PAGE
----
The OJ Simpson murder case became the most publicised criminal trial in American history. When two bodies were found outside his ex-wife’s Bundy Drive condo in LA, a presumed suicide note and police pursuit, viewed live on television and involving around 20 helicopters, LAPD detective Tom Lange convinced Simpson not to commit suicide over his cell phone. After 8 months of deliberation and to the dismay of many, Simpson was acquitted. Dubbed the ‘Trial of the Century’ it prompted national surveys, which highlighted the differing views of white and black Americans over the professional football star’s guilt. He was tried on two counts of murder – those of his ex-wife Nicole Brown Simpson and waiter Ronald Lyle Goldman in June 1994 – but it took a civil trial, in which he paid $40million total to their families, before any form of guilt was truly realised.


Lance Armstrong, founder of the LIVESTRONG foundation, takes part in a special session regarding cancer in the developing world during the Clinton Global Initiative in New York September 22, 2010.  REUTERS/Lucas Jackson (UNITED STATES - Tags: POLITICS BUSINESS SPORT) - RTXSJ9T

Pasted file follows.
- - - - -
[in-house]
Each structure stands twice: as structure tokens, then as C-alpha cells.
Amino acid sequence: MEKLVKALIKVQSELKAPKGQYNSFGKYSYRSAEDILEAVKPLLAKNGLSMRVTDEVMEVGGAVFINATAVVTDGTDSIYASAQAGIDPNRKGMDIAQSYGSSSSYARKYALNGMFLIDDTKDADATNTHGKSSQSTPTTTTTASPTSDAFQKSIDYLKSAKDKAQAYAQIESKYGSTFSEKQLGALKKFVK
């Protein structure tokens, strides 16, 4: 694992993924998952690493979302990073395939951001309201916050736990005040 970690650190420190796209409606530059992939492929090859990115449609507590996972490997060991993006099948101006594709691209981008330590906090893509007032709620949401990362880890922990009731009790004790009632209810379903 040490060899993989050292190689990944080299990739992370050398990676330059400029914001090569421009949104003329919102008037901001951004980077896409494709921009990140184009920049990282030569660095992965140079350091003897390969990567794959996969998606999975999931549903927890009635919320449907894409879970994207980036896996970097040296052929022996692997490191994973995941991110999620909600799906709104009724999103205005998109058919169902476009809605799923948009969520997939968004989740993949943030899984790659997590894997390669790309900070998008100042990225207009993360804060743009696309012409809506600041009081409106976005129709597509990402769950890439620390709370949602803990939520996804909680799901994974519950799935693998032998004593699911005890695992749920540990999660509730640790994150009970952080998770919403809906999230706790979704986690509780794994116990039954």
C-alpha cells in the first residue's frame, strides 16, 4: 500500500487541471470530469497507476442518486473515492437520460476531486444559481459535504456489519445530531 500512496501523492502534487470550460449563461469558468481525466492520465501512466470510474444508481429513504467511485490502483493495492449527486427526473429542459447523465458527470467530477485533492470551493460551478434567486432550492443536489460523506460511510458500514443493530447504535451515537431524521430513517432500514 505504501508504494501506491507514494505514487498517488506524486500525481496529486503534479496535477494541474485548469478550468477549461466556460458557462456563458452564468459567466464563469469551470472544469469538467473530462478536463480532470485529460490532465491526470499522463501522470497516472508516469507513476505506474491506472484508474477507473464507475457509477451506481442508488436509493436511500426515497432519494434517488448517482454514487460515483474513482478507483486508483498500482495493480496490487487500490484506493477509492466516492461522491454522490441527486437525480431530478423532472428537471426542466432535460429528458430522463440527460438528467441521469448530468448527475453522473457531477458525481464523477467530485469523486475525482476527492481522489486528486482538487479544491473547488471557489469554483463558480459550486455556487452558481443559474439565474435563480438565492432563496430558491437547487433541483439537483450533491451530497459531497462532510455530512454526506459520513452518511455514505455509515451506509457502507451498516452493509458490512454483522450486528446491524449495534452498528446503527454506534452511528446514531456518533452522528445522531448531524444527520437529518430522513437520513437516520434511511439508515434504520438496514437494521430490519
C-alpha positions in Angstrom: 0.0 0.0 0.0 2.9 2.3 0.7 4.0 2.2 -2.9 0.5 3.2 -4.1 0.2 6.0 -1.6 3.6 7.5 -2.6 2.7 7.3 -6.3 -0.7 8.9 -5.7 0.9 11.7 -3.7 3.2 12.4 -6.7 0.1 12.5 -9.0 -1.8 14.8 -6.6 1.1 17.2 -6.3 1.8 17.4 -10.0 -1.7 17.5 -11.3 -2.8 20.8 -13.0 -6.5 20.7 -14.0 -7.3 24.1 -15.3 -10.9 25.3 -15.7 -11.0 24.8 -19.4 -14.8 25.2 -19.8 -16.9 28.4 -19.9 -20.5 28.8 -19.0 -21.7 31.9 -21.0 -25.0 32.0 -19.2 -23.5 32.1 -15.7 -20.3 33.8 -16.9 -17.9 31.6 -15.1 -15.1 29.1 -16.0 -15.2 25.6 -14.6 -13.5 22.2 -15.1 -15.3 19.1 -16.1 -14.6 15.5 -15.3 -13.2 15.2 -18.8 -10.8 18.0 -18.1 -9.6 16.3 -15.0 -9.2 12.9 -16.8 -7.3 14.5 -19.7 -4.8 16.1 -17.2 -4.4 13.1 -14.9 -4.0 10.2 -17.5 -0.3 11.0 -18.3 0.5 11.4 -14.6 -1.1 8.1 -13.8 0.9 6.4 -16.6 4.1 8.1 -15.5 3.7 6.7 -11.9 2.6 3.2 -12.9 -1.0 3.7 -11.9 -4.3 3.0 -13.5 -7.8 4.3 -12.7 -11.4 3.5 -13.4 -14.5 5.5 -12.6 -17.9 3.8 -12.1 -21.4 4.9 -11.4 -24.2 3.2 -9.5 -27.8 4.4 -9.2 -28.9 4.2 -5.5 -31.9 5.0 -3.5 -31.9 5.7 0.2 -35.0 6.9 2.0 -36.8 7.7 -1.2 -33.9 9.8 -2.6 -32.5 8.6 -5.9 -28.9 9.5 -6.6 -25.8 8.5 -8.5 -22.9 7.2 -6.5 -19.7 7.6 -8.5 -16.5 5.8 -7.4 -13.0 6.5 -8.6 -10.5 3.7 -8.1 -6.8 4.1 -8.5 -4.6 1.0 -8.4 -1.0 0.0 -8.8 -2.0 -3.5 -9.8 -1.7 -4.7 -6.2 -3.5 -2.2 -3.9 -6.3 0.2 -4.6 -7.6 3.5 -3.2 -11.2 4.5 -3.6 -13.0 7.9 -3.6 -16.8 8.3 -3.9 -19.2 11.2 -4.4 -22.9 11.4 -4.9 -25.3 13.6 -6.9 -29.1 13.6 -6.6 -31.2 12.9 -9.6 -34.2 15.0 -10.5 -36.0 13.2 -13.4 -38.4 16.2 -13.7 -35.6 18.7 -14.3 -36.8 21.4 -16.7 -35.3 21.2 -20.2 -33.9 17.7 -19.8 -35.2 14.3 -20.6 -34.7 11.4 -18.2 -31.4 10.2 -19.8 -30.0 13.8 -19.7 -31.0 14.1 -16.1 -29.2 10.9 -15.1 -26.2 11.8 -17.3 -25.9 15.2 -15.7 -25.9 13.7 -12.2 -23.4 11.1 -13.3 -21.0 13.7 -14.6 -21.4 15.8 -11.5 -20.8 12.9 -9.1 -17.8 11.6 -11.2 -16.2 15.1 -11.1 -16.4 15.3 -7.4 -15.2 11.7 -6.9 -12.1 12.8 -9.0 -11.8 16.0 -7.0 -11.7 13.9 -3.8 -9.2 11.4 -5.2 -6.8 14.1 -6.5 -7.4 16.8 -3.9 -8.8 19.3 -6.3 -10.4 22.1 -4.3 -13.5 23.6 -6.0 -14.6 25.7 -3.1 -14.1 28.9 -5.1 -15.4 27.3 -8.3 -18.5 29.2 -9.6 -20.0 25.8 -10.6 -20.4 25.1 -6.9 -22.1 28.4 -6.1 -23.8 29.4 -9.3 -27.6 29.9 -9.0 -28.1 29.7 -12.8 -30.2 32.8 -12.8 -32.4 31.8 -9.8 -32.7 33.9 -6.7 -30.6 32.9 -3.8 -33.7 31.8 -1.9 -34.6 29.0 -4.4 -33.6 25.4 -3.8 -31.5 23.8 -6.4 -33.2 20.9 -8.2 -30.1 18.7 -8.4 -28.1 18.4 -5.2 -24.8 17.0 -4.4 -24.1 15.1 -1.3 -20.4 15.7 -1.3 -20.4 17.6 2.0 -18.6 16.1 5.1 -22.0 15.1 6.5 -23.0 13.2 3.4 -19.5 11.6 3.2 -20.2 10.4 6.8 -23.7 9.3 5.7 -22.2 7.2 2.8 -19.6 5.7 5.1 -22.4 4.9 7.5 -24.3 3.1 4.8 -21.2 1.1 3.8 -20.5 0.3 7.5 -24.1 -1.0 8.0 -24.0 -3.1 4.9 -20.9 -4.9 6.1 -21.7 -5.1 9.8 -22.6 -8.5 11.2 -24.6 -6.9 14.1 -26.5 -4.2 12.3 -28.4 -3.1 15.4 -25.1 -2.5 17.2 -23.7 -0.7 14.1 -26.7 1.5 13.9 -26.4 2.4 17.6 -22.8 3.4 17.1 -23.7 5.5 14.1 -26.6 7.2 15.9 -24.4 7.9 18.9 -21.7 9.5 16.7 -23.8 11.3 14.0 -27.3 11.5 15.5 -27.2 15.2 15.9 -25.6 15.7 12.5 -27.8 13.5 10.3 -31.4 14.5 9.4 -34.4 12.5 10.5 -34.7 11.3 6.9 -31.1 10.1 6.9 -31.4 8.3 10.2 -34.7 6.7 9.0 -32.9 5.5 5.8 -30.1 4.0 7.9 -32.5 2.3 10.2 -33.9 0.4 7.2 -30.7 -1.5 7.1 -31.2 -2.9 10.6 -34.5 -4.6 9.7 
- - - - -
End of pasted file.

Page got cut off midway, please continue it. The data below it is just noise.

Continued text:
Interviewing with Oprah Winfrey in January 2013, Lance Armstrong exposed what was possibly the greatest doping scandal of all, when he confessed to using banned performance-enhancing drugs throughout his career, including EPO, HGH and blood doping. Once the darling of the American public, it represented a huge fall from grace for the seven-times Tour de France Champion. Federal investigations alongside press and commission evidence forced Armstrong into a corner. Since then, and amidst a fight to avoid leaking millions in prize money and damages payments, he remains convinced he won his jerseys fairly, inferring the entire peloton was doping and that he was simply levelling the playing field. With his old teams implicated and 14 of the past 25 winners having either confessed to or tested positive for performance-enhancing drugs, it is very possible this is the case. Between 1998 and 2010 it is thought just one Tour was won by a clean rider.

By Dan Cater